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Chitu Okoli

Posted on Jul 13, 2012 in Research summaries

Weber 2012: Evaluating and Developing Theories in the Information Systems Discipline

Weber, Ron 2012. “Evaluating and Developing Theories in the Information Systems Discipline,” Journal of the Association for Information Systems (13:1), pp. 2-30.

  • Rationale: There is much interest in theory building, yet detailed guides on how to do this are still lacking in clarity.
  • Objectives: Weber uses a formal ontological framework to define the elements of a theory, and thus expound in detail the elements of high-quality theory. He illustrates his evaluatory techniques by evaluating Griffith et al (2003) in detail.
  • Theoretical background: Bunge's (1977, 1979) general ontology of elements of things in the world provides the framework that provides precise descriptions of the elements of a theory.
  • Key questions: What is the definition of a theory? What are the necessary elements of a high-quality theory?
  • Key findings:
  1. Definition of theory: A theory is defined as "a particular kind of model that is intended to account for some subset of phenomena in the real world" (p. 4).
  2. Parts of a theory: All theories have at least three parts: constructs (attributes or variables), associations (relationships), and states (the set of values of constructs). Some also have a fourth part, events, defined as the record of change from one state to another. For each of the four parts, the boundaries of what is within the theory and what is beyond the scope of the theory must be clearly defined. Each of the parts must be clearly specified.
  3. The theory as a whole: A high-quality theory must demonstrate importance (it is non-trivial), novelty (it is not a rehash), parsimony (it is not excessively complex), an appropriate level (not too general nor too tied to specific data), and falsifiability (it must be sufficiently precisely specified that empirical tests can be built to validly attempt to refute it).
  • Key contribution to knowledge: Bunge's ontology provides a robust framework for specifying the elements of a theory's parts. Weber's specification of these important parts is new and tremendously helpful. His specification of the elements of the whole is not in itself new, but is necessary in the context of his novel specification of the parts.
  • Key implications: This paper will likely become a standard evaluation guide for theory building and evaluation in IS and in other fields for years to come.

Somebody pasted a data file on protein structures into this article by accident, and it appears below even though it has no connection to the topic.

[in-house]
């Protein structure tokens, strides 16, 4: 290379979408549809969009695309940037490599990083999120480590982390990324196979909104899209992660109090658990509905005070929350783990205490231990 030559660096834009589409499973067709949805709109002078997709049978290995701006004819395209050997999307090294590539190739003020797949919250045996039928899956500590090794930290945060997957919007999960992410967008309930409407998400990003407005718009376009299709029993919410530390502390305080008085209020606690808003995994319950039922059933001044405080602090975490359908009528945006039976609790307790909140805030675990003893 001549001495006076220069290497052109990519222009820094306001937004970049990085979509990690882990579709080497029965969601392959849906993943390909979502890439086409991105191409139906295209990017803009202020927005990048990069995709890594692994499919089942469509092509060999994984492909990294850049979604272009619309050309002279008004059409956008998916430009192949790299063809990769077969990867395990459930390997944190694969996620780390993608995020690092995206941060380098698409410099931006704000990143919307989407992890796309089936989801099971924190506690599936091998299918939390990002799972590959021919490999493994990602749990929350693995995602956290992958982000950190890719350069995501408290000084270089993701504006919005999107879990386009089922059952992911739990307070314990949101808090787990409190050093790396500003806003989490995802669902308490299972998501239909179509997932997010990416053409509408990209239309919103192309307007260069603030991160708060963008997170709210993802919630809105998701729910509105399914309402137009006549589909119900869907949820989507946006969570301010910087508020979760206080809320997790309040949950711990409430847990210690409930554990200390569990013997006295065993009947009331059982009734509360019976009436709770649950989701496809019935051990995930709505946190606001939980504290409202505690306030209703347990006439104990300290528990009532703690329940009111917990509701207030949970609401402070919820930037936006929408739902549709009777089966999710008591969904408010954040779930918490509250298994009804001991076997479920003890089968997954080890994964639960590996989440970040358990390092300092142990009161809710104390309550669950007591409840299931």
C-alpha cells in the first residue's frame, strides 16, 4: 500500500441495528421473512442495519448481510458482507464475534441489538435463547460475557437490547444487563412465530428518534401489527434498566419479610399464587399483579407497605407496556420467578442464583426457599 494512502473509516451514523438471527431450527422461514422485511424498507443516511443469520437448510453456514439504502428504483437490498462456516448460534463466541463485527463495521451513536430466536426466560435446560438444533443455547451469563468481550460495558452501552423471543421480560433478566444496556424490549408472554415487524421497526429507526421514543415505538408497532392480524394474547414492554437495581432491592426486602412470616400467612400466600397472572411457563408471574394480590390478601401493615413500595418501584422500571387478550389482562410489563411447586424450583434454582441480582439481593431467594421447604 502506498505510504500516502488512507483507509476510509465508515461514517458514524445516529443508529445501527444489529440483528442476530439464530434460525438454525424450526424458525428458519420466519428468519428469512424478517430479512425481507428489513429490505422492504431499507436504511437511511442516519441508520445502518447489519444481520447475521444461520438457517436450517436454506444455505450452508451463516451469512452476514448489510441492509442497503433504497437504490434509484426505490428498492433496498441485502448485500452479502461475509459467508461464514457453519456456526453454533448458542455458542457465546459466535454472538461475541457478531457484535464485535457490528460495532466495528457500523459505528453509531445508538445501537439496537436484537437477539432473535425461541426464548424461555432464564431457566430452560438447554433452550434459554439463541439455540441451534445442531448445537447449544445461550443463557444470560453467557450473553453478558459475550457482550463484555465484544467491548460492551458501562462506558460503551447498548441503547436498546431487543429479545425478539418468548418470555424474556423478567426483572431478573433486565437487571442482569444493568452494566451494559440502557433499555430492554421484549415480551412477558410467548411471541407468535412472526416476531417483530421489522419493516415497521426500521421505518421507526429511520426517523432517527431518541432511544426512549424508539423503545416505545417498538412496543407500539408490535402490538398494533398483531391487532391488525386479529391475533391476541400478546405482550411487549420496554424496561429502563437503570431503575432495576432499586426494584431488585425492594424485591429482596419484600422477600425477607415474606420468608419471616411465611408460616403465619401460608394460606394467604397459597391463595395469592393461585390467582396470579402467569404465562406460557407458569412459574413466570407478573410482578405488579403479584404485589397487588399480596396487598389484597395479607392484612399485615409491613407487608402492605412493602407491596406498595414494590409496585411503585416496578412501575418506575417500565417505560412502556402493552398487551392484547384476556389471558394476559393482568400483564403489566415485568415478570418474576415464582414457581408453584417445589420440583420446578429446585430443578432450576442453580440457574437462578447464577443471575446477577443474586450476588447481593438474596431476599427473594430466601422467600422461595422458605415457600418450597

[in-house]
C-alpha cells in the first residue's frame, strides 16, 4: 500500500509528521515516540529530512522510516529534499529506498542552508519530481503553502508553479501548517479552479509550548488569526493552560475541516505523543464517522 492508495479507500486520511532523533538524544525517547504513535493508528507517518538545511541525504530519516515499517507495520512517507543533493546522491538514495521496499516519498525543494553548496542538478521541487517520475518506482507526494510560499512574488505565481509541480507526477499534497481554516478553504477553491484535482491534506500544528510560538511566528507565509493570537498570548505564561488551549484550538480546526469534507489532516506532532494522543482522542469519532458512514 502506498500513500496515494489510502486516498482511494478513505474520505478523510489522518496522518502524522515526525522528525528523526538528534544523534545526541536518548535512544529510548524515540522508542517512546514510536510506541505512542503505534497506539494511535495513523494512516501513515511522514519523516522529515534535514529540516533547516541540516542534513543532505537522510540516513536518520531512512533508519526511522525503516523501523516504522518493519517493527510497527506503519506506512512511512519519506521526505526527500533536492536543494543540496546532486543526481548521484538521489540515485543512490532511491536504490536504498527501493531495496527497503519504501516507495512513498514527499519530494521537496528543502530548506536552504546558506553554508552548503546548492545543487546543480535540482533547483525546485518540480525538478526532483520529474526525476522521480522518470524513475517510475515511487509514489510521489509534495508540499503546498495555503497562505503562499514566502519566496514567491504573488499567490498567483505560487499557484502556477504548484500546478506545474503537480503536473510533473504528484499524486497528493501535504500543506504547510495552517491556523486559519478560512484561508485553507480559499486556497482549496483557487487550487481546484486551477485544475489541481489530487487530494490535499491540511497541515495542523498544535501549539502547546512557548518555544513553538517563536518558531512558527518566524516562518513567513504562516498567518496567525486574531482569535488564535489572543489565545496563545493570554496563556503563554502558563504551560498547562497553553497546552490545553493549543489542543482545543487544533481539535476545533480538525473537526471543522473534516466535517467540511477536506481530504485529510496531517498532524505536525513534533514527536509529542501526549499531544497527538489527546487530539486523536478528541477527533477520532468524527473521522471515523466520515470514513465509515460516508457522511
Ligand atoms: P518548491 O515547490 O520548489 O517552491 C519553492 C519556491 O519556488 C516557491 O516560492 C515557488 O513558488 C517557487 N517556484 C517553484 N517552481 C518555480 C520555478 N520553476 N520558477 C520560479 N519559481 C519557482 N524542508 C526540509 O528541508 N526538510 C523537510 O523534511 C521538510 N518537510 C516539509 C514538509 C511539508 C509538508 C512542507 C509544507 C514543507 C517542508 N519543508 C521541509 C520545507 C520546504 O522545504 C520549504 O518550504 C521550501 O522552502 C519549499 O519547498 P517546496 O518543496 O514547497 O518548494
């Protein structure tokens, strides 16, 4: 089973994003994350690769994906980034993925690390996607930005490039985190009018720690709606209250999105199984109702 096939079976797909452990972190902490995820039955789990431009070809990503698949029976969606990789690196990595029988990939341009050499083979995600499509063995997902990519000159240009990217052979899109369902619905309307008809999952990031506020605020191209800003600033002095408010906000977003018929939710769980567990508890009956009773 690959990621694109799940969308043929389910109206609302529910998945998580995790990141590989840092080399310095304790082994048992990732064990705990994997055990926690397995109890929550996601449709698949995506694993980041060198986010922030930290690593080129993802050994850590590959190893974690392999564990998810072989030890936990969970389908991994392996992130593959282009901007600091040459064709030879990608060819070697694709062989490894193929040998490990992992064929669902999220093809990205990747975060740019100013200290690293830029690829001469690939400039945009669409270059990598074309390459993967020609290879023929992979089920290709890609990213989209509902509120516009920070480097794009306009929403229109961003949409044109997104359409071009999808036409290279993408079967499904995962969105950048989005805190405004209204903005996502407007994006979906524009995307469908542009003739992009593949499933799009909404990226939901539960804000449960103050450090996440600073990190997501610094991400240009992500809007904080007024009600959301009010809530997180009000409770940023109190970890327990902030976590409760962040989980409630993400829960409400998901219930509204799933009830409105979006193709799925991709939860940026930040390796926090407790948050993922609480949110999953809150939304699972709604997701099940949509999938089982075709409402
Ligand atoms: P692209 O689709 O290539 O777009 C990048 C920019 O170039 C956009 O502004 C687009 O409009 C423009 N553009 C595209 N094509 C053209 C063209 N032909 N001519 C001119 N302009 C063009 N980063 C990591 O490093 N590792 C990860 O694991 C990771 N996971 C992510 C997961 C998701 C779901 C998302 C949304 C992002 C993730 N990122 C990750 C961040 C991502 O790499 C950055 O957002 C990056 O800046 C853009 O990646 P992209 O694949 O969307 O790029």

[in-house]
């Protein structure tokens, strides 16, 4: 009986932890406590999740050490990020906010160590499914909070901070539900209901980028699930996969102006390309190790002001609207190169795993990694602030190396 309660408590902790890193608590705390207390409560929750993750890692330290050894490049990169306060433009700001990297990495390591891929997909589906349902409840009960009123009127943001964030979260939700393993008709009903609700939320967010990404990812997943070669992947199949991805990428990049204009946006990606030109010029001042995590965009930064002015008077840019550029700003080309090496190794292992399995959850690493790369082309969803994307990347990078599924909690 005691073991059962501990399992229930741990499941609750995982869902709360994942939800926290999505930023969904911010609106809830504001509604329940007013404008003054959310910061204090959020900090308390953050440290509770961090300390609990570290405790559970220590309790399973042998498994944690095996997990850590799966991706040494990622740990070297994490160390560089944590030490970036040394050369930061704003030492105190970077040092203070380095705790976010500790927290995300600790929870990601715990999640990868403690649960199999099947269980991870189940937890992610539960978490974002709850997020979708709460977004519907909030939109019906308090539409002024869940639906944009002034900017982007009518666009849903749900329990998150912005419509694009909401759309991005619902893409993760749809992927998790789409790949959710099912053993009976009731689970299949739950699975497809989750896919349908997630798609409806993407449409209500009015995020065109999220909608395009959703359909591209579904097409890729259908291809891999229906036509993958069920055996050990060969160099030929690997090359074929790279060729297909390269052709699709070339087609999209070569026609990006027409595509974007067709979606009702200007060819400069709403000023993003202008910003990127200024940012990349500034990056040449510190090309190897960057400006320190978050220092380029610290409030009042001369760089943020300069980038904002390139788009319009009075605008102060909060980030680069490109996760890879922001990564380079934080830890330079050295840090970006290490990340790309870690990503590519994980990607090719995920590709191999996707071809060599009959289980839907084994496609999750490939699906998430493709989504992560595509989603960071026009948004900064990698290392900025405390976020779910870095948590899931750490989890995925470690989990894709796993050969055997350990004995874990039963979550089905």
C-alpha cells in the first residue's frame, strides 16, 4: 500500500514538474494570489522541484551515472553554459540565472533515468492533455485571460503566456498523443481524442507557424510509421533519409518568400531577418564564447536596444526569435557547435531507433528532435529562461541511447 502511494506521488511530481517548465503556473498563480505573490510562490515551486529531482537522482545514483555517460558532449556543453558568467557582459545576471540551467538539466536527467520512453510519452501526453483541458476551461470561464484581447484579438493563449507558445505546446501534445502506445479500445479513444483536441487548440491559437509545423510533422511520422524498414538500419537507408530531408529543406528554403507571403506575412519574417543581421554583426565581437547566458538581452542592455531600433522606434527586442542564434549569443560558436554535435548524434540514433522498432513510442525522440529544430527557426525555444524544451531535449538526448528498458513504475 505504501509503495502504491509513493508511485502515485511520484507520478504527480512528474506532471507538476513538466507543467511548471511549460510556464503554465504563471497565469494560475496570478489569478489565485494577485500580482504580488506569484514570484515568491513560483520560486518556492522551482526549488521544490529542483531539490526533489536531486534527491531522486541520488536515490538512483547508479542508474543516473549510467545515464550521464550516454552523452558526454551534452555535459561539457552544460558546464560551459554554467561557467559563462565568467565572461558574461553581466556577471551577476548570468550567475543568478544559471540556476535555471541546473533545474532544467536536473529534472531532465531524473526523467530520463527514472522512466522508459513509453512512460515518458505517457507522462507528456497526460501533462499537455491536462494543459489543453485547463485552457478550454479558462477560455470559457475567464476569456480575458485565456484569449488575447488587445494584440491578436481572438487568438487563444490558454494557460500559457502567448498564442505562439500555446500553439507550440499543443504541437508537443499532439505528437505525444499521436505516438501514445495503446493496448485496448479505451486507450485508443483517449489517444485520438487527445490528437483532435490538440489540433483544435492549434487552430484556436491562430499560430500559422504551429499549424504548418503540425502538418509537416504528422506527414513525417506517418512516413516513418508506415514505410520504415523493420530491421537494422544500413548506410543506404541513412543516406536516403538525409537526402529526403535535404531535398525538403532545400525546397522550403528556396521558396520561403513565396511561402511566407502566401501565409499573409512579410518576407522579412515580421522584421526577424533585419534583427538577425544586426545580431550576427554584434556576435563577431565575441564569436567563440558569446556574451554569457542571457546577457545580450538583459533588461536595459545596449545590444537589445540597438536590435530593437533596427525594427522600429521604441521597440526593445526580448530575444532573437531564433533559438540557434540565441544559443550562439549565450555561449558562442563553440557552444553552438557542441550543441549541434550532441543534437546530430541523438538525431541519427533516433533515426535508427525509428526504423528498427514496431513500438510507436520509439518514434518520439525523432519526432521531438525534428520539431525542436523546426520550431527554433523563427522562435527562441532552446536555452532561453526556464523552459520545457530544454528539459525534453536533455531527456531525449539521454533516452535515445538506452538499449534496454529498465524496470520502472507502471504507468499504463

• Comments: Overall, I believe this is a fantastic piece of work, for reasons I mention above in "Key findings" and "Key contribution". Nonetheless, I see two significant shortcomings:
  1. Weber's definition of "theory" is very disappointing and not very useful. It serves its purpose within his article, since he dedicates an entire section of seven paragraphs to explain his definition. However, it is not an exportable definition–it is not usable as-is in other papers that would want to talk about theory, since it does stand alone as a clear and general definition. I believe, though, that his definition could be reworked to become exportable from the perspective of the framework he described in the paper. His use of the word "phenomena" is particularly murky, as seen in my next criticism.
  2. In light of Burton-Jones et al's work [contact me for reference] on the three types of theoretical conceptualization in IS–variance, process and systems theories–Weber's framework does not clearly embrace the diversity of theoretical conceptualizations. He mainly talks about "constructs", which seem to me to refer exclusively to variables in variance theory. I believe that much of the lack of clarity in his framework lies in his use of the word "phenomena". Based on his very clear definition of this word (p. 5), his meaning (things, properties, states and events) seems to correspond with Burton-Jones et al's "concepts" (variables, events, and systems). Weber's presentation adopts mainly a variance theory approach. He does recognize the process theory approach in his recognition of events, but he tends to see them as ancillary, rather than as focal phenomena that are more important than constructs (variables) in some theories. In contrast, he barely considers things themselves (Burton-Jones et al's systems) as focal phenomana. I could say a lot more on this, but this suffices for now. However, I believe his framework is sufficiently robust that it could be successfully expounded to fully incorporate these elements of shortage.


  • Bunge, Mario, 1977. Treatise on Basic Philosophy: Volume 3: Ontology I: The Furniture of the World Springer.
  • Bunge, Mario, 1979. Treatise on Basic Philosophy: Volume 4: Ontology II: A World of Systems Springer.
  • Griffith, T. L., Sawyer, J. E., and Neale, M. A. 2003. “Virtualness and knowledge in teams: Managing the love triangle of organizations, individuals, and information technology,” MIS Quarterly, pp. 265–287.

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